“Up to about 1890 there was an immense production of paving blocks, but within the last five years the annual output has decreased probably one-half.  This decline was due to a number of circumstances.  In the first place there was a great influx of quarrymen and as a result the number of blocks was greatly increased and in consequence the price was gradually lowered.  For several years the blocks brought eighty dollars per thousand.  A reduction was made to sixty-five dollars, then another to fifty, and finally during the recent general commercial depression the cash value as only thirty-five dollars.  The use of vitrified bricks and other materials for street-paving has tended to lessen somewhat the demand for the blocks.  The late stagnation in business circles has also very materially effected the demand.  However, the loss in the amount of blocks has to a great extent been compensated by the great increase in the amount of spalls utilized; for during the past five years a wide and constantly increasing use of this material in granitoid side-walks has more than made up for the deficiency in other directions.  The first crusher was put in at Knob Lick four years ago (circa 1892), but it was subsequently transferred to St. Louis, and the rough grout shipped to that point.  Spalls are worth about fifty cents a ton and the value is likely to increase as the supply of loose rock at the old quarries becomes exhausted; while the demand for the crushed rock is rapidly increasing.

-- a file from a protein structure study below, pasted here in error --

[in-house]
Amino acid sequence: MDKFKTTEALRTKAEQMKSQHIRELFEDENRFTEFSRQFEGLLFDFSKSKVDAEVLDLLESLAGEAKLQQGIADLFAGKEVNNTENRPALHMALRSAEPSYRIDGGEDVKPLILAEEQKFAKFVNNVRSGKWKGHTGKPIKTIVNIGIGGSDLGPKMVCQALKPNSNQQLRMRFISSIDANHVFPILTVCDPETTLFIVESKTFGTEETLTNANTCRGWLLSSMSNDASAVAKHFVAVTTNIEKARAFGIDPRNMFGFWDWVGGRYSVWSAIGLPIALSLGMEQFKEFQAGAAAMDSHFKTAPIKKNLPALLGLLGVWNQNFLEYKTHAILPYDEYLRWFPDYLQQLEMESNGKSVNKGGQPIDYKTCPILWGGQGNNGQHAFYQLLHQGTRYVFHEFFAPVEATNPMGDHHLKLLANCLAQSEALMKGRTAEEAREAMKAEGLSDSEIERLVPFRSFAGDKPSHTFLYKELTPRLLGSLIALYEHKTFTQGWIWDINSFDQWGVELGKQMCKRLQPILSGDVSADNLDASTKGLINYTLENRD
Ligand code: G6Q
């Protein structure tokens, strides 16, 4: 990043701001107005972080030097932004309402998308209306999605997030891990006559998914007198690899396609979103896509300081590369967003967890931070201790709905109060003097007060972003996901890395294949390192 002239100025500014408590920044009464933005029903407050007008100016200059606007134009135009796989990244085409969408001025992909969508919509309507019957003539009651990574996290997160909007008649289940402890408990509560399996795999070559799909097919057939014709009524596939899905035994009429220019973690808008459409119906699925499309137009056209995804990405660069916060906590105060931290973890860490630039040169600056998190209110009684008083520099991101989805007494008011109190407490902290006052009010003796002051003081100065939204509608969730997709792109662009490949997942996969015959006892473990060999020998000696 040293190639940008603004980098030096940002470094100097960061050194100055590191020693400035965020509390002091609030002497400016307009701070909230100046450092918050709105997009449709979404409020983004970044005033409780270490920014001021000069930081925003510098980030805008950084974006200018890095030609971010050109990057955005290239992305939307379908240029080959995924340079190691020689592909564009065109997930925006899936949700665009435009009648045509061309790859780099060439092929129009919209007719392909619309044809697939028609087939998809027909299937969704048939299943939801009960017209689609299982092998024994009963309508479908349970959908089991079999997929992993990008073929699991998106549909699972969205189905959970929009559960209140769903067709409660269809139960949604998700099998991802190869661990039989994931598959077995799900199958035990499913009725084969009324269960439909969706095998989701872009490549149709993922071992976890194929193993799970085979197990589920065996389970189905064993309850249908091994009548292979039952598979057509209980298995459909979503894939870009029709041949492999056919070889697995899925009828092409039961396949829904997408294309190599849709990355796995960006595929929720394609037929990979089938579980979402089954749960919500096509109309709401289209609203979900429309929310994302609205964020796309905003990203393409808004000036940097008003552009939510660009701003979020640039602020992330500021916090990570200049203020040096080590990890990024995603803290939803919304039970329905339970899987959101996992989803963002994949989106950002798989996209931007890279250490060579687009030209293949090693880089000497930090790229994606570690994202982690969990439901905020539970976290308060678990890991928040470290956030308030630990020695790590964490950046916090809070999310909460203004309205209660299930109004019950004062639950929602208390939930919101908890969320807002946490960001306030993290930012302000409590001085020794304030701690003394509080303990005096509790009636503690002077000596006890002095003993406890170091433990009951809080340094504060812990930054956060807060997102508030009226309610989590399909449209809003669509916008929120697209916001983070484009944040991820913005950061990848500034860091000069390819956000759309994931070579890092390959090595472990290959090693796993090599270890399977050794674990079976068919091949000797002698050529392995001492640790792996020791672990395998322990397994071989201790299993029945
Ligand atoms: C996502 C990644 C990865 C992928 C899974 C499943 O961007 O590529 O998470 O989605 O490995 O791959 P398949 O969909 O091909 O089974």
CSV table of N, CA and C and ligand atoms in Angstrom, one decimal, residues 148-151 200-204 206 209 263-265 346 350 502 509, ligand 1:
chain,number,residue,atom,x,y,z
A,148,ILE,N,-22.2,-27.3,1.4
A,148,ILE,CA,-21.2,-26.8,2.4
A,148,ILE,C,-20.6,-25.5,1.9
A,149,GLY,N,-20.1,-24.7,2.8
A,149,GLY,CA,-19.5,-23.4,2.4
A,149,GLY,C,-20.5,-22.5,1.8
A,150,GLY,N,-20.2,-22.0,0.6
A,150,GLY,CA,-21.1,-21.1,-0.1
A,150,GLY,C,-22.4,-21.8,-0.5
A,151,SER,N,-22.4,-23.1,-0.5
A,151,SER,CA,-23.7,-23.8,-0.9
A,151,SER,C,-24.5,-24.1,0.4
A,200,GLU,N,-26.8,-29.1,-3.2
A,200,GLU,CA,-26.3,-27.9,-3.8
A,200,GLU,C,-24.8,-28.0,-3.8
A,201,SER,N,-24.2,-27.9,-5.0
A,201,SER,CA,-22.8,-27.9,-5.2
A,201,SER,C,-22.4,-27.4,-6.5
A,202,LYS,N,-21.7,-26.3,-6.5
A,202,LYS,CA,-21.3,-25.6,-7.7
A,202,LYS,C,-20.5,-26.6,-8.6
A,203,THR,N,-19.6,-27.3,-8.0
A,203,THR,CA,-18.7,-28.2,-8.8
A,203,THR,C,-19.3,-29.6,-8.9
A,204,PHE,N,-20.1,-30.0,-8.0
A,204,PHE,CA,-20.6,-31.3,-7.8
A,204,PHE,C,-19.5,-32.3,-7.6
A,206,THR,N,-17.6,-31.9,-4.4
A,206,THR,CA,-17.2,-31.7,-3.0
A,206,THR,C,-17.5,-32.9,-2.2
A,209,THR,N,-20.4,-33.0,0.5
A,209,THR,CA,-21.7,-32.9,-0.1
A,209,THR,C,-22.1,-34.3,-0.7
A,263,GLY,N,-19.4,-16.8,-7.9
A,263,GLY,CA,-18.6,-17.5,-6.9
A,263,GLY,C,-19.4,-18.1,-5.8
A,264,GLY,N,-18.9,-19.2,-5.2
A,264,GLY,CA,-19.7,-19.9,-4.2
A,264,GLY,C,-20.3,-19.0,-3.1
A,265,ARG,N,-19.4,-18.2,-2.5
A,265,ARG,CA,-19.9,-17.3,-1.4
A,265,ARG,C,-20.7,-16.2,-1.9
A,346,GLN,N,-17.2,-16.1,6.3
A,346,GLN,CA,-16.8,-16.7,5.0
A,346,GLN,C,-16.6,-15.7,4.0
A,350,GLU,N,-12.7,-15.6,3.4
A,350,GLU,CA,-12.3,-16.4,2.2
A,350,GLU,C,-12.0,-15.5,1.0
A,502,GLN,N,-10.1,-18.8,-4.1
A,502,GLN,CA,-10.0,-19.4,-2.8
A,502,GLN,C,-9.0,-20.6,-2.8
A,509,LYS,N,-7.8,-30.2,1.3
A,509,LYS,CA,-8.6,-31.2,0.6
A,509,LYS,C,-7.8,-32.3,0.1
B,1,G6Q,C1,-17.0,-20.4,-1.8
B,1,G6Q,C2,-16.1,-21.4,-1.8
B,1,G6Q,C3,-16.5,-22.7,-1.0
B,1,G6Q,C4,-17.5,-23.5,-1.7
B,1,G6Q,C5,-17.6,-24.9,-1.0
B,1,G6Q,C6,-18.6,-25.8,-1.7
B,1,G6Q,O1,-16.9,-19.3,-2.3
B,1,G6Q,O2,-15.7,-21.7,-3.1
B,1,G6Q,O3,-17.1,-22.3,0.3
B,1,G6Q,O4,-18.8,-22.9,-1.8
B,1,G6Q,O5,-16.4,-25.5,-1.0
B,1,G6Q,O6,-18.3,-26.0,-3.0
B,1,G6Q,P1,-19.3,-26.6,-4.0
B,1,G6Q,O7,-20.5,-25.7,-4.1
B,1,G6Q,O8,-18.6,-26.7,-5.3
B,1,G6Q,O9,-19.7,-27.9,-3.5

“Of course it is impossible at this time to secure anything like an accurate statement of the output of all the individual quarries.  In the consideration of the various openings the production of many were given.

“The total output from Knob Lick for the past fifteen years has been probably 15,000 cars.  For this period the average annual output of dimension rock has been about 150 cars.

“The value of the block shipment approaches $500,000.00; that of the spalls and grout perhaps $25,000.00.  The price of dimension stone is so variable that it is hard to estimate the average price of a car load.  One monument alone may bring $1,000.00 or more.

“The output of blocks from Skrainka and other quarries in the vicinity and westward and also along the railroad between Knob Lick and Fredericktown is estimated at 300,000, with a value of not less than $20,000.00.  The shipments from Fredericktown have never been very great.  Probably more than 100,000 blocks have been sent out; the valuation is in the neighborhood of $6,000.00.

Lime.

“Although the accessible limestones are almost entirely dolomitic they are some of such composition that a fair grade of quick lime may be produced.  It does not ordinarily burn well into what would be called a strong lime, but one suitable for all kinds of mason work and for plaster.  A small kiln is frequently burned in the various sections but the principal locality is along Rock creek about one mile northeast of Mine la Motte.  Up to the present time (circa 1896) the industry has not developed farther than to partially supply local demands.”